TORONTO (Reuters) - The Canadian Auto Workers union called on the federal government on Tuesday to require all automakers to produce at least as many vehicles in Canada as they sell in Canada.
The move comes as the union’s blockade of General Motors of Canada’s headquarters in Oshawa, Ontario, moves into its seventh day in a protest against the planned closing of GM’s Oshawa truck plant.
“General Motors sold about 235,000 trucks in Canada last year, and that’s enough to keep our truck plant open,” CAW President Buzz Hargrove told delegates at a union convention in Toronto.
However, that idea has been tried before, from 1965 to 2001, with the Canada-U.S. Auto Pact, but was abolished after the World Trade Organization ruled it favored some countries over others, said Anthony Faria, an analyst at the Auto Research Centre at the University of Windsor.
“That is really not doable at all,” Faria said. “In essence, if the U.S. wanted to do the same thing, it would decimate the Canadian auto industry, which ships about a million units a year to the U.S.”
GM, struggling with a sharp drop in demand for pick-up trucks and SUVs amid soaring gas prices and an economic downturn in the United States, said it would close the Oshawa truck plant in September 2009, along with three other truck plants in North America.
“Americans used to buy a lot of that stuff (trucks and SUVs) with home equity loans, because it’s tax deductible. And now, for a lot of them, the home equity is gone and credit has also tightened up, and gas has gone to $4 a gallon,” Stew Low, a spokesman for GM Canada, told Reuters.
“So all of a sudden you’ve got these three things playing against each other and people are saying I‘m going to go buy something smaller and more fuel efficient,” Low said.
Hargrove said he understands the economic troubles facing GM, but the timing of the announcement -- just two weeks after the company and the union signed a three-year contract agreement in which GM said it would keep the plant open until 2011 -- was unacceptable.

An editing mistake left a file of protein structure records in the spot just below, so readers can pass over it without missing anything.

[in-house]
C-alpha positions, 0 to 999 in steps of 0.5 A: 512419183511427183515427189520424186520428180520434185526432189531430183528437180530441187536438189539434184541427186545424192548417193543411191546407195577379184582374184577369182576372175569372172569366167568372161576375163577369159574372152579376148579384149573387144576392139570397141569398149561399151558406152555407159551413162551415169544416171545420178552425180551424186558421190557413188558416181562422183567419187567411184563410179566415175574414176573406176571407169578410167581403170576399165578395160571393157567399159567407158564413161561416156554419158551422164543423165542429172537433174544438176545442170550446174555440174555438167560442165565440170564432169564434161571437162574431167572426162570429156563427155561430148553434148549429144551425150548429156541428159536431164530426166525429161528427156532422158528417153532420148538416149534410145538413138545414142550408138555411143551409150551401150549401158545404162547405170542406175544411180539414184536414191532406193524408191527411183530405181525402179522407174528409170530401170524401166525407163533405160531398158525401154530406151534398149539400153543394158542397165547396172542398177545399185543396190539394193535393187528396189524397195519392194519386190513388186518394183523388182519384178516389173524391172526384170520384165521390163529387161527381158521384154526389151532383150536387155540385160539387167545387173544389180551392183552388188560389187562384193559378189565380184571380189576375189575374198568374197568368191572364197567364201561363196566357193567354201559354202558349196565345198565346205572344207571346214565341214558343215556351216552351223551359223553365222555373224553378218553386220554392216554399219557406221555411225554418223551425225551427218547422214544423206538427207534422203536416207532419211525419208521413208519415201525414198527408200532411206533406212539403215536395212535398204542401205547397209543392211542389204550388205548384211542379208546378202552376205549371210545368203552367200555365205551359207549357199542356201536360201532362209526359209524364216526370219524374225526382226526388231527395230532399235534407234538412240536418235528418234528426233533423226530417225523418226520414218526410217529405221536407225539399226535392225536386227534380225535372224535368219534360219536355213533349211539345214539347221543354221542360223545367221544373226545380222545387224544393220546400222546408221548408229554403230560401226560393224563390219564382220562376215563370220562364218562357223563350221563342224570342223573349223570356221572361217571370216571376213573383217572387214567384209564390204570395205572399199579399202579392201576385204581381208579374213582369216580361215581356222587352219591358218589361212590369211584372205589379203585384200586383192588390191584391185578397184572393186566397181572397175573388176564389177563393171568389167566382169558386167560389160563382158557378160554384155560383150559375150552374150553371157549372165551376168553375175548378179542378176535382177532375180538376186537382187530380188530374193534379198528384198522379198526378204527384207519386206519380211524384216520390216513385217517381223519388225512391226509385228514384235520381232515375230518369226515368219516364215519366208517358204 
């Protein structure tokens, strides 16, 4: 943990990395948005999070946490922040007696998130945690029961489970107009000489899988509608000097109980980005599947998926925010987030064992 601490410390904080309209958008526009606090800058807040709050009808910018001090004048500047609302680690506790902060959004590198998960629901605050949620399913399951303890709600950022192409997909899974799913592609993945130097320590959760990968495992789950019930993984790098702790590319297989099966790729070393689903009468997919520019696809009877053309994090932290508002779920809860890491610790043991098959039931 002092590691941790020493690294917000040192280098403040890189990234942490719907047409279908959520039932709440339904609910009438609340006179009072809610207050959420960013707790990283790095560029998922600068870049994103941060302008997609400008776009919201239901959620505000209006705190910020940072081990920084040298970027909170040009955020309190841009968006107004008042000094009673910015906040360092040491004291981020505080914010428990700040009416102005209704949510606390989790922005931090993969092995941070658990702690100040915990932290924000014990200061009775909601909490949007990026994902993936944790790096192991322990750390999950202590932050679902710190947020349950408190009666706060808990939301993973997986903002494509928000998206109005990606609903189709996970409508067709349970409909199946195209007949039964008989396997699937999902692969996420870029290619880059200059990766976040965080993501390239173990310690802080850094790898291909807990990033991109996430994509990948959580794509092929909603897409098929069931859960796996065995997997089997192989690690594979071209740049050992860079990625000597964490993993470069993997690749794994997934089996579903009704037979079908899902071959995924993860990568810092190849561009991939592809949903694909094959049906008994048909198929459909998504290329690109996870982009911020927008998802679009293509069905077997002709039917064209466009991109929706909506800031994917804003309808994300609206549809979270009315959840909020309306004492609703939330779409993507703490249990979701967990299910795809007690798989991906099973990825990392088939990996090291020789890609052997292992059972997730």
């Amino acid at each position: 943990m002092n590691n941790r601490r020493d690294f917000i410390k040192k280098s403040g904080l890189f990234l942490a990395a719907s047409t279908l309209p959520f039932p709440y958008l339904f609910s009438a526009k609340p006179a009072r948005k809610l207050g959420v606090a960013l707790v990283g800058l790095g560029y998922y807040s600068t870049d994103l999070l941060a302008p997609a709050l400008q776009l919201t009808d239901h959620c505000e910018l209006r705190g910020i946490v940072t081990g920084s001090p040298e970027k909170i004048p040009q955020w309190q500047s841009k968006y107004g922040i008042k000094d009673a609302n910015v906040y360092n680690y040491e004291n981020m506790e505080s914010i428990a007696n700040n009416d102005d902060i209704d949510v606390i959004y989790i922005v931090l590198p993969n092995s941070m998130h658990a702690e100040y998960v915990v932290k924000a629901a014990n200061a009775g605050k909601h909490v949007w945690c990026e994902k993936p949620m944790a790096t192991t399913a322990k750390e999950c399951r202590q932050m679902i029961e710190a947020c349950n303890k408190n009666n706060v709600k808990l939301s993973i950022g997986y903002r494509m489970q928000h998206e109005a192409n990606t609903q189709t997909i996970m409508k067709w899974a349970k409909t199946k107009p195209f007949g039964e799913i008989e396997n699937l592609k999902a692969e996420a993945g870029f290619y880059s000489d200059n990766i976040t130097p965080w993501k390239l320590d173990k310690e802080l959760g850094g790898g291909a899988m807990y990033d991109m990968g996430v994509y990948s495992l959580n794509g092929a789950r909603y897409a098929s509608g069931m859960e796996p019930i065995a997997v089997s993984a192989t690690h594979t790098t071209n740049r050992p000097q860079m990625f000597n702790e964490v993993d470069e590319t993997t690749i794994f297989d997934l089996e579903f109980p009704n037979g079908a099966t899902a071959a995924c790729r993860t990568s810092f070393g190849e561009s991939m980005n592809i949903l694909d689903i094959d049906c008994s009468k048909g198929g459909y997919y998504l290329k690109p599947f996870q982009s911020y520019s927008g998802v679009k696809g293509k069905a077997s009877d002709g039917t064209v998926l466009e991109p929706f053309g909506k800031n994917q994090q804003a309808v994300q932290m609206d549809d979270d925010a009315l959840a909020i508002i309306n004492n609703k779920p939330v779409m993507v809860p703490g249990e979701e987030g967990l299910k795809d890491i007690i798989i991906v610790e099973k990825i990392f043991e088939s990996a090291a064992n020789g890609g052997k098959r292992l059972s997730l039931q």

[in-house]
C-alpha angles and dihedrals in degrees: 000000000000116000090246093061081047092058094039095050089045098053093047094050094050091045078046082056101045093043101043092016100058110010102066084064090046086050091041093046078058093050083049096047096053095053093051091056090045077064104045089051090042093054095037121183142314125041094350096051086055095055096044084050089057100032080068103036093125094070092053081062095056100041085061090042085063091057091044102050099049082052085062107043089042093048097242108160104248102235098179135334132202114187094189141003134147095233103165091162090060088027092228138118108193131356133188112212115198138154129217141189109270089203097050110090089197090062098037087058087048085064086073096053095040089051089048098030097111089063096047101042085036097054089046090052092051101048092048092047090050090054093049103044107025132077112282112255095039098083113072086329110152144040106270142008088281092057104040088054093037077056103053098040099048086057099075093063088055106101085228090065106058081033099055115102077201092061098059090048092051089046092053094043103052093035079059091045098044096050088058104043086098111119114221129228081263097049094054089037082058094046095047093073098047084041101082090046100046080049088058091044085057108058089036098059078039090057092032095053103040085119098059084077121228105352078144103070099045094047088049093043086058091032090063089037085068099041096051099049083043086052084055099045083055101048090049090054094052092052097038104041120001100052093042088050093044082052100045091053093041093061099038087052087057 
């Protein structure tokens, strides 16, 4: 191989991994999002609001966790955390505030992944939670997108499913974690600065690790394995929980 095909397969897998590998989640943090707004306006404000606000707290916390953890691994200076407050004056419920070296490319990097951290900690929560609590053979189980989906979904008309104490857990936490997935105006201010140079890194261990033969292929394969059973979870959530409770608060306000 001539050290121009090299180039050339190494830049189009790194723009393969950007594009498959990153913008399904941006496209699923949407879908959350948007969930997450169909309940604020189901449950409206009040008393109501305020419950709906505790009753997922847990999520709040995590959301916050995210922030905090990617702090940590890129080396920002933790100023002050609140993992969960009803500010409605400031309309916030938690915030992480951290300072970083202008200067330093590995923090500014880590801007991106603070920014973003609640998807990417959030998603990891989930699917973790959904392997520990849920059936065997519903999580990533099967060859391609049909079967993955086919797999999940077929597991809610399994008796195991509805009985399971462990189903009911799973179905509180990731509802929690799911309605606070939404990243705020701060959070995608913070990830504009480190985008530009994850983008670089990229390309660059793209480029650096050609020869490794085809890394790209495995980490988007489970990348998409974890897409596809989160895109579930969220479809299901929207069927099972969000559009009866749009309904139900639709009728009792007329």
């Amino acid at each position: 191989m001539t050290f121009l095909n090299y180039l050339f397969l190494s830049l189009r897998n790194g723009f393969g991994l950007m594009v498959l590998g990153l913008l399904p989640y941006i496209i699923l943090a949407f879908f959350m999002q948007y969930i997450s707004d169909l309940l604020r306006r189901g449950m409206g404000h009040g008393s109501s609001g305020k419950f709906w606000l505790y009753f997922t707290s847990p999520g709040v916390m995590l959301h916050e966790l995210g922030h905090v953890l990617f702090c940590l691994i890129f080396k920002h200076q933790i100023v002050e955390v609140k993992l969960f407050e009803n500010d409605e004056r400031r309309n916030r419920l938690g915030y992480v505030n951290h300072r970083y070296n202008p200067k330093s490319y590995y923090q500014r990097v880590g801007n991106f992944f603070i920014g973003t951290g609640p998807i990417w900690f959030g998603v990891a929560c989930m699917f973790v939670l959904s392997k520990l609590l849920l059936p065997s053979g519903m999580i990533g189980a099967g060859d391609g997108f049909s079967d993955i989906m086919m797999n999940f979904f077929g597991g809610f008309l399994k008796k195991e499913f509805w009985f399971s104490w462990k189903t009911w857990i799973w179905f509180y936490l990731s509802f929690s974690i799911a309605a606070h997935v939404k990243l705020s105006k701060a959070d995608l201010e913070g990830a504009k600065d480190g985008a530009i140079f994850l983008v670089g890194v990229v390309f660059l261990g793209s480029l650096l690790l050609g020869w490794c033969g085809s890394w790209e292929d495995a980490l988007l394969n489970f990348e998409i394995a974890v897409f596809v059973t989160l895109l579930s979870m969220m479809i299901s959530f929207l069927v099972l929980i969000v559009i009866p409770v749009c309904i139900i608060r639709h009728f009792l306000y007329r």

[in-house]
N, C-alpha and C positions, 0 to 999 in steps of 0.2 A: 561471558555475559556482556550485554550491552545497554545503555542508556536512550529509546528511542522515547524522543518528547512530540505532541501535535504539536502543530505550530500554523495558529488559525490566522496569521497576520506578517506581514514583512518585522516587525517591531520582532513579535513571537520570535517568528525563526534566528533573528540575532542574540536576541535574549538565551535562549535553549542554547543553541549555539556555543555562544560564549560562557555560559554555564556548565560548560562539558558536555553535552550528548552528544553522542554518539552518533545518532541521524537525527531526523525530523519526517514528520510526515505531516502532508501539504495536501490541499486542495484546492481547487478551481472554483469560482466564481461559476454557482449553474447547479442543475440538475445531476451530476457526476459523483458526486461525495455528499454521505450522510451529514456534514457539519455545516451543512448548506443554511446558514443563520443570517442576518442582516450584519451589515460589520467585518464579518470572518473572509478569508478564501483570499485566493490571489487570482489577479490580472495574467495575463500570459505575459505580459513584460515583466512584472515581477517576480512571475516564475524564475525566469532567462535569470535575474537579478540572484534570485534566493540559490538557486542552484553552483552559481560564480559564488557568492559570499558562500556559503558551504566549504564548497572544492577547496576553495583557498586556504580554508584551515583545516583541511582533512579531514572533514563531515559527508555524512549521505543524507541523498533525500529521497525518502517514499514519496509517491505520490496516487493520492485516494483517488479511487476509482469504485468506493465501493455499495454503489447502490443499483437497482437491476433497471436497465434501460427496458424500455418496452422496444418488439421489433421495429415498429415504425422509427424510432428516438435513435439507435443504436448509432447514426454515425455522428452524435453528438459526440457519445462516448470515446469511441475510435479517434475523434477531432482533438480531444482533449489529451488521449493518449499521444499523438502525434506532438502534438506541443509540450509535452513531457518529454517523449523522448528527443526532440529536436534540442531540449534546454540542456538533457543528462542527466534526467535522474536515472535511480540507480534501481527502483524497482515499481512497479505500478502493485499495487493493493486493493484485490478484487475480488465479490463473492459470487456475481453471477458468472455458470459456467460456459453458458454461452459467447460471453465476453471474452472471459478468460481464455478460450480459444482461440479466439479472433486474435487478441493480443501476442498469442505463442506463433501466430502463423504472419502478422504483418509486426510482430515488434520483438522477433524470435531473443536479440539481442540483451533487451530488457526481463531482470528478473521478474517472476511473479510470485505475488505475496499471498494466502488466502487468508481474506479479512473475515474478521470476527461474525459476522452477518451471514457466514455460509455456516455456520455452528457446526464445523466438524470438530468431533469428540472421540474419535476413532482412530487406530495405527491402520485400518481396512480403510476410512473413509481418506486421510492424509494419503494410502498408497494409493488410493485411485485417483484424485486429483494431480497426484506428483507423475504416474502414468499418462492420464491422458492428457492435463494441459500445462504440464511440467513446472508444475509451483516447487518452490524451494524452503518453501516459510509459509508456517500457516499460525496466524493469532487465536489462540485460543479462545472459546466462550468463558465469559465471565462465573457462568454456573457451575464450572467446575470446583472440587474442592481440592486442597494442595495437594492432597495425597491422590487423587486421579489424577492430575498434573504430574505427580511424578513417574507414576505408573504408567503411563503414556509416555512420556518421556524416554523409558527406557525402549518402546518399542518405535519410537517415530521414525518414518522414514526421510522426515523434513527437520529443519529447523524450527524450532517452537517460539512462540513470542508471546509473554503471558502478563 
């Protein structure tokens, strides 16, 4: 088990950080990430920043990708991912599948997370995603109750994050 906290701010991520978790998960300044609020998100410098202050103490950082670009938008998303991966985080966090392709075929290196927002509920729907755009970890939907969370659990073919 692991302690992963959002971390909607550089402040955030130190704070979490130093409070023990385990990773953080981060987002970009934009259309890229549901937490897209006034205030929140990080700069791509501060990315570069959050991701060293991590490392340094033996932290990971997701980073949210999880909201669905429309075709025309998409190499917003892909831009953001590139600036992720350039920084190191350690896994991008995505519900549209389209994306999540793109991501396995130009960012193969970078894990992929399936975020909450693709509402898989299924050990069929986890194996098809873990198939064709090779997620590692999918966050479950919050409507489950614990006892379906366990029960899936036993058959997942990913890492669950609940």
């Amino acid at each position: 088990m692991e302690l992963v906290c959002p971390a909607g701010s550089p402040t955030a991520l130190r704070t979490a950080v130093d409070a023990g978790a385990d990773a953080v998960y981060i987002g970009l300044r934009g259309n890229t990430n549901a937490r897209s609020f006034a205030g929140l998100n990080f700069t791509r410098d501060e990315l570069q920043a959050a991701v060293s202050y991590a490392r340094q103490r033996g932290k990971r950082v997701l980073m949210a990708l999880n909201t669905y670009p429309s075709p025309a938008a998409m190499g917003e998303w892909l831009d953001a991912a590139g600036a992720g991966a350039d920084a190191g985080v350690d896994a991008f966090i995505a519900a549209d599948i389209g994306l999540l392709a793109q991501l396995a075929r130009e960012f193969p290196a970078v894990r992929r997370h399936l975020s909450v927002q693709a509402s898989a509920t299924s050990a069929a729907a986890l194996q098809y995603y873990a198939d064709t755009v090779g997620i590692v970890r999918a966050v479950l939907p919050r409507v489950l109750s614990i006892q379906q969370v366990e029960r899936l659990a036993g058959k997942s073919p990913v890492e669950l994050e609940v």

“Following our bargaining, in spite of a written commitment to do otherwise -- to keep it open and invest in the future generation of half-ton trucks -- General Motors withdrew its commitment unilaterally, illegally, immorally, and undermining the relationship that we’ve built over the past 70 years or so,” Hargrove said.
GM said in a statement on Monday it would look into getting an injunction to force the union to end its blockade. Low said the company was still considering at its options, but didn’t want to tip its hand.
“It’ll play out through the rest of this week and we’ll just see where it goes,” he said.
On the sidelines of the CAW convention, Hargrove said if GM is successful in getting the injunction, union members would respect it.
“Our local people have said they are going to follow the law. They are not going to challenge the law, so if there is an injunction, that would mean they will live by it,” he said.
Hargrove said the union was also exploring its legal options. He said a clause in the collective agreement that said GM’s commitments were “dependent upon market demand” would not be an impediment.
“I don’t think there is any judge, any reasonable person even, that would look at the sales between May 16 and June 1 and say that triggered that clause,” he said.
“The clause also said if there is a substantive change in the market, GM must meet with us, the national union, well in advance, to discuss the changes and alternatives to backing away from the agreement,” Hargrove said.
Editing by Rob Wilson